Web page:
Third, while you make think you scored +8 for saying "someone could" (nice avoidance of a logical argument that can be pinned down) find the attributes of the Goat I mentioned "weak," I fail to see how "unusually supple in tight places, decent carver...loose and surfy in soft snow" could be construed as weak. Let's try the inverse: "Unusually unbending in tight places, mediocre carver...tight and carvy in soft snow." Uh, yep, these are qualities "someone could" seek in a powder ski. Would you? 

post #12 of 21

Without going personal, or going into the details.  If I were in your situation and could only bring one ski, I would bring the Shogun, if you could bring two pairs out West, I'd bring the Goat and something true powdery (S7/JJ-like, or PR115/Atlas, etc.).  

 

post #13 of 21
Thread Starter 

Thanks for the comments -- Looks I can't go far wrong with either and it certainly boils down to if "am I willing to spend the money". Right nowI am thinking I won't find too many chances like this to ease into the rocker tech in a all around ski at a bargain price.  I will let you know if make the purchase and eventually my opinions.

post #14 of 21

citing anonymous hear say is not evidence. and it's a "weak" way to try to give your personal argument weight. In fact, what a person feels actually skiing on a certain model is about as real as an evaluation gets. Reviews vary, each of equal value or lack of value as the other.

post #15 of 21

Shogun is not quite a rocker ski, the rocker is pretty small by today's standards.  if you want to "ease into a rocker", you should jump in and get a true rockered wide powder ski.   Of course nothing beats a good ski at a great price ;-)
-

post #16 of 21
Quote:
Originally Posted by davluri View Post

citing anonymous hear say is not evidence. and it's a "weak" way to try to give your personal argument weight. In fact, what a person feels actually skiing on a certain model is about as real as an evaluation gets. Reviews vary, each of equal value or lack of value as the other.

This is a totally b.s. remark. Do you want legal citations or quotes from every review of every ski that anyone here brings up? The English language as used online has usages such as "I've heard," or "a lot of people like/don't like" that substitute for exhaustive (and boring) citations or links. Are we gonna jump over to scholarly journal style at Epic? Maybe Harvard Law Review usage?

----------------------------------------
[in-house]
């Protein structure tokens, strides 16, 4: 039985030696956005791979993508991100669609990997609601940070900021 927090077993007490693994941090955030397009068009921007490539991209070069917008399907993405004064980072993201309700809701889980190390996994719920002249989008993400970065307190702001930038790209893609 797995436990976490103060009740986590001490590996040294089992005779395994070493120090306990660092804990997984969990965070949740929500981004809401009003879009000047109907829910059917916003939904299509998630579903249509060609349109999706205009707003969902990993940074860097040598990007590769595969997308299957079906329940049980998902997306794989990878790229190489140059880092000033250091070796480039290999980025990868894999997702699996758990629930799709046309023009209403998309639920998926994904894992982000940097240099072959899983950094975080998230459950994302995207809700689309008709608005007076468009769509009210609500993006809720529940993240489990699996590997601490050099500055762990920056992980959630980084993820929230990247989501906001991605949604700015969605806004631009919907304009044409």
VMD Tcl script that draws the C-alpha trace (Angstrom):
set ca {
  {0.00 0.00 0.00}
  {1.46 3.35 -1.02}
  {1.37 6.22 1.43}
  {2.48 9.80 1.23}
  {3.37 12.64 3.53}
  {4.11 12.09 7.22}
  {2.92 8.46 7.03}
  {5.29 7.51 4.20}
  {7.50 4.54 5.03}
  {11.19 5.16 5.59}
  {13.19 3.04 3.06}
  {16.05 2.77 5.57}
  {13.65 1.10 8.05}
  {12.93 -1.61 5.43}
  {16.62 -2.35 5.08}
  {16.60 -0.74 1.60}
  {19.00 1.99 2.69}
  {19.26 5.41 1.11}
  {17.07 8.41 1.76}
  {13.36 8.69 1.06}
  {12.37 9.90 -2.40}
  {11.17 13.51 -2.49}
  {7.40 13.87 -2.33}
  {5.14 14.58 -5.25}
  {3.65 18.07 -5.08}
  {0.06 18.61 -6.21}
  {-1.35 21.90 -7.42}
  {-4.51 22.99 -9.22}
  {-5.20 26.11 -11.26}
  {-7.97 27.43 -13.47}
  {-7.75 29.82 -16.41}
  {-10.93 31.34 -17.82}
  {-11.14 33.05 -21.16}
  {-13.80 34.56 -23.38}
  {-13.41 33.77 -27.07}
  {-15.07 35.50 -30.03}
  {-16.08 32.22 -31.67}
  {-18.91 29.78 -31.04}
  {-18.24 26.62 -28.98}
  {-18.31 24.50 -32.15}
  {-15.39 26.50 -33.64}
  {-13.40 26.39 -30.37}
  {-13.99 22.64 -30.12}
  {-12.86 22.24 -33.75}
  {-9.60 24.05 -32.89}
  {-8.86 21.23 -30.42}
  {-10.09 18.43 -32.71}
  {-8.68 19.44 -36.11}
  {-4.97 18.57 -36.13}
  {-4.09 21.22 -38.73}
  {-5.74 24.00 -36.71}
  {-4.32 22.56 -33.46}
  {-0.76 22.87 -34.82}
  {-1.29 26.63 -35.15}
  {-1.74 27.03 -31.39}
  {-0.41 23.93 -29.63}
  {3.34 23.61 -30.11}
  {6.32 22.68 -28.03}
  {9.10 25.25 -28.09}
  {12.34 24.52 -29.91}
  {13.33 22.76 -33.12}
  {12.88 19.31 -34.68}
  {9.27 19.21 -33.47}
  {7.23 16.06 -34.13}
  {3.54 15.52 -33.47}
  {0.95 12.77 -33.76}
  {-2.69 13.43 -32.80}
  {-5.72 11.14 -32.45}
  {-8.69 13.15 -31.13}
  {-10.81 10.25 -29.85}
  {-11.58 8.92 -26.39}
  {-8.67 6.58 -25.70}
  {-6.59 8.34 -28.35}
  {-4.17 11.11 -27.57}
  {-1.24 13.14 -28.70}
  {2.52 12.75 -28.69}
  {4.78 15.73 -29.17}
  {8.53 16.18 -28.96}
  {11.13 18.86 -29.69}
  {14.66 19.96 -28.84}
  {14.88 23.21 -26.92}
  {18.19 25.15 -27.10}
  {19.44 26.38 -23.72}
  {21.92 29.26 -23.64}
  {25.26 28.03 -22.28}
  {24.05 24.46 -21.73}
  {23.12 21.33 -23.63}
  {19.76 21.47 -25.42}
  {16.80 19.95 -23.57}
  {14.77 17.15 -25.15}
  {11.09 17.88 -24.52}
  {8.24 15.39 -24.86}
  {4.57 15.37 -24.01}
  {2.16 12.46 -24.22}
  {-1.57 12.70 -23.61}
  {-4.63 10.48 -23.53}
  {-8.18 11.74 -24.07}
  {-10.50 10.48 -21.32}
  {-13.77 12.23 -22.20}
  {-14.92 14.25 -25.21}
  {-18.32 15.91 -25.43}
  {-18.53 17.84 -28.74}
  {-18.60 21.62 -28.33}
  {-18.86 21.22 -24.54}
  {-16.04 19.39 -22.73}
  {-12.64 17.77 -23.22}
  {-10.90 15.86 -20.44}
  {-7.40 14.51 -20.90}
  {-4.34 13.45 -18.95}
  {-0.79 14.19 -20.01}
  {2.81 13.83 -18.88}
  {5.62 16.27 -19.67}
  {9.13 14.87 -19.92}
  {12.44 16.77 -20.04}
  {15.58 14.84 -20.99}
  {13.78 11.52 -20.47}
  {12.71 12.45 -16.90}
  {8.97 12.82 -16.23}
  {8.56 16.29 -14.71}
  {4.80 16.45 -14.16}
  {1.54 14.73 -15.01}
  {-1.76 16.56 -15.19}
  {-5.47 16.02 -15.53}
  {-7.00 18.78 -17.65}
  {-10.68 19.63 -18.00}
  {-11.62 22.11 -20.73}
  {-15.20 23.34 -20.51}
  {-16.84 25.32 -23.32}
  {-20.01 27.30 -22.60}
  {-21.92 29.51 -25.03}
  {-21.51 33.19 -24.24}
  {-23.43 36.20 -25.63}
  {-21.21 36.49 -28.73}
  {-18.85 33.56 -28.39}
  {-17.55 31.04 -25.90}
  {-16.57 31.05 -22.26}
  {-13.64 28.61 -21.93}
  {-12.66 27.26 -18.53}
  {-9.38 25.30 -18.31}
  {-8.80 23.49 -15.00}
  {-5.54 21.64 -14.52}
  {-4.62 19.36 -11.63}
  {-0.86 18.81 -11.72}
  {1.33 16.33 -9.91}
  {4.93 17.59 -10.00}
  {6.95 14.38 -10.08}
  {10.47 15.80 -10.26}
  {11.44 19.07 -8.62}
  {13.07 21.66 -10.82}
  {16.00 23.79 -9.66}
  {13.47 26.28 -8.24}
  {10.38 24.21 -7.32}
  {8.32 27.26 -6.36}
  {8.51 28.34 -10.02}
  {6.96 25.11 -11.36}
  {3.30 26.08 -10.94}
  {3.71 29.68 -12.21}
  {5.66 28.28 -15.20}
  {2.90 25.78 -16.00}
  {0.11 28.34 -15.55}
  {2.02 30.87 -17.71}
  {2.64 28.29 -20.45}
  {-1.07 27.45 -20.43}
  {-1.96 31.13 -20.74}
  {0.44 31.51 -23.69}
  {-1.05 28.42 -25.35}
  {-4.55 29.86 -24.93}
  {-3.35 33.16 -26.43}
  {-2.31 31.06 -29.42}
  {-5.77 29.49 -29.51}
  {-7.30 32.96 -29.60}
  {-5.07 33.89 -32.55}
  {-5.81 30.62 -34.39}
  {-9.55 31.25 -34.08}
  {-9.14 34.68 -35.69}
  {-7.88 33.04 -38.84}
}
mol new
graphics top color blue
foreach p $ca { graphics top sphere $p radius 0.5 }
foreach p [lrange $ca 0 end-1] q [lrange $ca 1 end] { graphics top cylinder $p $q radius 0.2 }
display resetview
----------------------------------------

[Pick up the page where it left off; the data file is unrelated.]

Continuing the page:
And your comment about what a person "feels" being as real as an evaluation gets is nonsensical. A good ski review covers conditions, various terrain, and if the skier knows enough about the ski, evals of issues like shape, camber, weight, and so on. I may get two or three demo runs on a certain ski, not necessarily in good tune or in the right length. Is my "actually skiing" going to be a better sense of the ski than someone's season on it? For instance, I demoed some Nordica Burners a few seasons ago, was very unimpressed. But the strong reviews convinced me that my experience was atypical, probably the day or the ski (longer than I wanted). So I bought a pair this season as part of SJ's "Armada" sale, correct length. They're great. My subjective two run experience was not a good indicator. eek.gif

 

Reviews vary, obviously. But they are no more all of equal value than all reviewers are equal in terms of their tastes, similarity to you, or experience. Or the opinions of the White House Chief of Staff are equal to mine concerning how the federal bureaucracy works. Some pieces of evidence are more valuable than others. That's law, science, medicine, the works. Stop flailing on this one with spurious arguments. Non-rockered Goats were good skis, and your experience, however personally important to you, is an outlier. It is less representative of their value to others than the average experience out here. (Also a basic tenet of statistics, in case you want to take that on too...)
 

post #17 of 21


 

Quote:
Originally Posted by skugrud View Post



Quote:
Originally Posted by tromano View Post